Welcomed by the melodies of the Symphonic Brass Alliance, family and friends took their seats in the world’s largest indoor theatre, Radio City Music Hall to commemorate students graduating from the Steinhardt School of Culture, Education and Human Development class of 2018.
The graduation class was filed in a line, nervously waiting for the ceremony to start and cap their time at NYU. Media, Culture and Communications major Chelsea Amaro said she loved her time at NYU.
“NYU was the best time ever,” Amaro said. “It is like bittersweet, so it is exciting but also a little sad.”
MCC major Aksha Gang could not believe that her four years had come to an end.
“It is kind of surreal, It does not feel real,” Gang said. “For high school graduation you kind of knew what your next steps were, but now everyone is kind of lost.
As the students sat down in their seats, the commencement officially began with NYU Pipes and Drums followed by the Steinhardt faculty’s Order of March. Associate Dean for Student Affairs and Associate Vice Provost for Diversity Programs Patricia M. Carey welcomed graduates and their families and friends.
She was followed by a video compilation of Steinhardt professors who shared their life advice with the graduating class. Students were advised to not only do great things in their careers but also do good and help others. They were told to go out into the world and make Steinhardt proud.
Gale and Ira Drukier Dean Dominic Brewer celebrated his fourth year as dean. He started his by thanking the parents.
“Thank you for opening your hearts and wallets to our graduates,” Brewer said. He kept the Steinhardt tradition alive by taking the Dean’s Selfie, which is a Steinhardt graduation selfie taken by the dean. Brewer took a minute to congratulate the faculty who won Tony’s, Grammy’s, Pulitzer Prizes and Guggenheim Fellowships. Brewer thanked Carey, who recently announced her retirement, for all her hard work for the past 30+ years. Brewer ended his words by talking about the nature of Steinhardt.
“Spirit of innovation is in the Steinhardt DNA,” Brewer said.
Assistant Professor of MCC Finn Brunton gave the greetings on behalf of the faculty. He talked about the importance of the ceremony. He mentioned that it was an opportunity to gather, recognize the moment of passing from one point to another.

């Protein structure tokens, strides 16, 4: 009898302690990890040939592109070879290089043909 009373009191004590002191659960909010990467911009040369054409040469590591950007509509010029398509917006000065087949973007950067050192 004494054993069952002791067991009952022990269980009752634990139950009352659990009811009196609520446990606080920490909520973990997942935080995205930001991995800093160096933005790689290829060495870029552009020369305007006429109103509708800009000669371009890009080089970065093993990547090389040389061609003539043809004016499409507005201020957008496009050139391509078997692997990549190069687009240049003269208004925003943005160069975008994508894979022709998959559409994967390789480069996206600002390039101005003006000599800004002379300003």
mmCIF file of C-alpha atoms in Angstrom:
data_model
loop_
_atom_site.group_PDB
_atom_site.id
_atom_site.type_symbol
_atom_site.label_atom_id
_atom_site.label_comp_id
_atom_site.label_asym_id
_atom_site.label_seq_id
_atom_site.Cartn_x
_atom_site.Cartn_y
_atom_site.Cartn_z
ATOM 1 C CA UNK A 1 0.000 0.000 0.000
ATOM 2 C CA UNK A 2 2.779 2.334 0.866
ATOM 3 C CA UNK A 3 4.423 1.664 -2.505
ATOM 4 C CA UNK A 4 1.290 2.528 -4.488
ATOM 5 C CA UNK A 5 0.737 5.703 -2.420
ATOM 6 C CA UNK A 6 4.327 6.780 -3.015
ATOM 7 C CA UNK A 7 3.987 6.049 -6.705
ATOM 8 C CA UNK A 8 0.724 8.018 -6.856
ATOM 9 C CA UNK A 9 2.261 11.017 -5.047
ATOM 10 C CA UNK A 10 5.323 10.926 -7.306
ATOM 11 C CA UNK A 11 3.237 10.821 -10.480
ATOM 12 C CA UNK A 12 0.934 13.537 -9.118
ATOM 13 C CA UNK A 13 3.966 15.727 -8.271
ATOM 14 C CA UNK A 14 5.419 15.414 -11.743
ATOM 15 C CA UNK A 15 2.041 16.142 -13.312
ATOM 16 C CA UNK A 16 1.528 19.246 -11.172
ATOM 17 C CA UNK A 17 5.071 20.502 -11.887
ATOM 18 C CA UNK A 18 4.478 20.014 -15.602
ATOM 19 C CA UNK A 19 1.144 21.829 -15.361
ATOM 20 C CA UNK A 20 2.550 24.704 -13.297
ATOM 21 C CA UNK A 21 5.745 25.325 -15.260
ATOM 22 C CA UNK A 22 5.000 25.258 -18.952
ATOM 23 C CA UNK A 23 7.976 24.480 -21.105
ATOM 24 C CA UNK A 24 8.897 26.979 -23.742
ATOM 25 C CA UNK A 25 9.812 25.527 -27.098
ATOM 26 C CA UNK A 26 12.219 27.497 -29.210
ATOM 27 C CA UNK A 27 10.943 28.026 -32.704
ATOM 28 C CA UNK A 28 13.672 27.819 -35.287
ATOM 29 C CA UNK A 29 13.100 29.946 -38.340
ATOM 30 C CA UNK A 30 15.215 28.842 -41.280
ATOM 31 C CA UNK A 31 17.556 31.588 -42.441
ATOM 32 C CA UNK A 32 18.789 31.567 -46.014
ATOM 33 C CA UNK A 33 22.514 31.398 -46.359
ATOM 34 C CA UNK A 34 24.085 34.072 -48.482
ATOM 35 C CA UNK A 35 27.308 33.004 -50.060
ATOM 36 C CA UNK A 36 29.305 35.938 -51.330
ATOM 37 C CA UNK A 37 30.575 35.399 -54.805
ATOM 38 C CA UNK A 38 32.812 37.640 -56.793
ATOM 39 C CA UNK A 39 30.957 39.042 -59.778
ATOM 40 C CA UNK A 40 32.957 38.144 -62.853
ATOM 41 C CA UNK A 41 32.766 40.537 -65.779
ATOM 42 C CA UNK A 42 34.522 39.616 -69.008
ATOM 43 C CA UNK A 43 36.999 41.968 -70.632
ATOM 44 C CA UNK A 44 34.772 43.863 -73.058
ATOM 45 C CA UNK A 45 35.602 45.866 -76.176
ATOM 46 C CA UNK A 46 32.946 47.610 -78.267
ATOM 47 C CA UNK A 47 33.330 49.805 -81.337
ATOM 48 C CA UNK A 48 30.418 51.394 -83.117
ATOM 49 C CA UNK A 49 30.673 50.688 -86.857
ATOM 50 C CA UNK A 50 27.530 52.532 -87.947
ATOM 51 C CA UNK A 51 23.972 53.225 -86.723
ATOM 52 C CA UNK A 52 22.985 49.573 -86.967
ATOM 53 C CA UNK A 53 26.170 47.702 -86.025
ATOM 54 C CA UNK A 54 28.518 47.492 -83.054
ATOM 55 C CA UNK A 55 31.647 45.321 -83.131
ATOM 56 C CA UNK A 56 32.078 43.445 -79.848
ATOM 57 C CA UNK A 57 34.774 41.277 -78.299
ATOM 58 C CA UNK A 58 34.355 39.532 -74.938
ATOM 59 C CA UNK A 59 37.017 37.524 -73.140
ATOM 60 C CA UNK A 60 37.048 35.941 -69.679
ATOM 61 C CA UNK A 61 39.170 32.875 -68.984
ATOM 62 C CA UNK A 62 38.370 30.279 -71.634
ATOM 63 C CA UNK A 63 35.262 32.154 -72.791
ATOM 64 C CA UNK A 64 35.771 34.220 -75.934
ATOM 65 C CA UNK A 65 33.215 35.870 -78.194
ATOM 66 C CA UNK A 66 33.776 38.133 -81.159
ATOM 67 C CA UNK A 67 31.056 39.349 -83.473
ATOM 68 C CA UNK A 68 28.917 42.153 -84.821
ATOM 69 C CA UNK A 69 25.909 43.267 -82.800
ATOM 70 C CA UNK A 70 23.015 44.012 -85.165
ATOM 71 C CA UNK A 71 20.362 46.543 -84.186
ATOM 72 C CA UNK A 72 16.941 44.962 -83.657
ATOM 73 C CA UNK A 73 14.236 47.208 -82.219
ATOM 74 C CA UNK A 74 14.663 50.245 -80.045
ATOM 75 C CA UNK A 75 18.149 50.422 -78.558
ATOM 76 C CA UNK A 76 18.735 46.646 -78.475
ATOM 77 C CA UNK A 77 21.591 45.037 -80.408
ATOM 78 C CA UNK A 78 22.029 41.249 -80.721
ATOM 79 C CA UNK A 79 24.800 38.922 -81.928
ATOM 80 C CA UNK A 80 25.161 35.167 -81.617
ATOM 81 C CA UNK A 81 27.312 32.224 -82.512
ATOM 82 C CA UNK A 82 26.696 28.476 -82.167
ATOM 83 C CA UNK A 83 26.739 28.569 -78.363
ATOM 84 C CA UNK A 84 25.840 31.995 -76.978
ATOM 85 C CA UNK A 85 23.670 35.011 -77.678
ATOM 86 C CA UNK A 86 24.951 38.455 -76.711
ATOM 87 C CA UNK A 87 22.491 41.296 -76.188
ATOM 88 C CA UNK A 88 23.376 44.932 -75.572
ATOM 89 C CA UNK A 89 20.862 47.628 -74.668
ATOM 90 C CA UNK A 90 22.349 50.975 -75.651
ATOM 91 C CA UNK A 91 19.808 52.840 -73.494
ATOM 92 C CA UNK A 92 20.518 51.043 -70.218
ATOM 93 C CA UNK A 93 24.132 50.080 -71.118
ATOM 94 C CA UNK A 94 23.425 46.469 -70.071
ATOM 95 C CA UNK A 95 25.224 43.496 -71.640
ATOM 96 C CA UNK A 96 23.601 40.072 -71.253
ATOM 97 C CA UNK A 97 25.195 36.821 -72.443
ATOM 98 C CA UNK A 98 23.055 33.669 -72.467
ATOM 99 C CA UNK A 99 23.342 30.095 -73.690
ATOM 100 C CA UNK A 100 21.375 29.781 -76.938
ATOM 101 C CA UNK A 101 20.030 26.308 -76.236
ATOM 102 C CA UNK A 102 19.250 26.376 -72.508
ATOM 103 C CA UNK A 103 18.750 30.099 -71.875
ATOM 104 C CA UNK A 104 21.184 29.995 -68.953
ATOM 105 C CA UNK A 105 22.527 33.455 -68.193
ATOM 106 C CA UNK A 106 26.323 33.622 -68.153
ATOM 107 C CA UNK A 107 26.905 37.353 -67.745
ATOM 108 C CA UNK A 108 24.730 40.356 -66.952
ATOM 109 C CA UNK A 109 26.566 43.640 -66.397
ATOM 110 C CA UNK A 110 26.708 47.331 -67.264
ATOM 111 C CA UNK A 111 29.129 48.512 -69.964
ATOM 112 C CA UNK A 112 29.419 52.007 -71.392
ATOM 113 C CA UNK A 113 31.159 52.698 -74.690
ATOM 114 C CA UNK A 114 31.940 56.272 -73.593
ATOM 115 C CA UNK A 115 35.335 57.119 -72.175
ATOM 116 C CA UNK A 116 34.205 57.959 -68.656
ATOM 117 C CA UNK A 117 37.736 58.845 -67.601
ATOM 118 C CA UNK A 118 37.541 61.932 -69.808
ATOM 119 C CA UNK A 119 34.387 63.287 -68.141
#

He added that NYU is in and of the city and that makes the people who go to NYU both students and everything else that comes with living in one of the biggest cosmopolitan cities in the world. He advised the graduating class to continue being students wherever they went.
The 2018 Dorothy Height Distinguished Alumni Award was presented to Grammy winner Desmond Child who graduated from the department of music and performing arts in 1976. The songwriter behind “You Give Love a Bad Name,” “Living on a Prayer” and “Livin’ La Vida Loca” was honored with a performance by Steinhardt Student who sung a medley of the songs he wrote. NYU played a big role in Child’s development.
“I found myself at NYU,” he said.
He highlighted the importance of songwriters and the freedom of artistic expression.
In her student address, Department of Teaching and Learning graduate Alyssa C. Smith said that Steinhardt is the heart and humanity of NYU. She shed light upon the problems of 21st century concerning racism, sexism and bigotry. Smith shared that she felt ready to put in the labor to change the way things are.
With Carey’s salute to the 2018 students recipients of honors and awards, the presentation of the baccalaureate degree candidates began with students walking down the legendary Radio City Music Hall stage where many greats from Prince to Michael Jackson have performed. With cheers and claps from the audience, the presentation came to a close.
Dean Brewer told the graduating class to yell very loudly during tomorrow’s commencement at Yankee Stadium. He wanted to overpower the Tisch students who always scream louder than the other schools. WSN got a chance to talk to the banner bearer and Department of Music and Performing Arts senior Christopher Hearn who will be making a speech at the commencement tomorrow. He shared the theme of his speech.
“The theme of the speech which I will be delivering tomorrow at Yankee Stadium is motion,” Hearn said. “You have to tune in to see what the rest is.”
The commencement came to an end with a final performance by Steinhardt Singers who performed “New York, New York” by Frank Sinatra. The song made the faculty get up, lock arms and do high kicks.
The teary-eyed audience, graduating class and the faculty were left with an important message:
“If you can make it here, you can make it anywhere.”
Email Yasmin Gulec at ygule[email protected].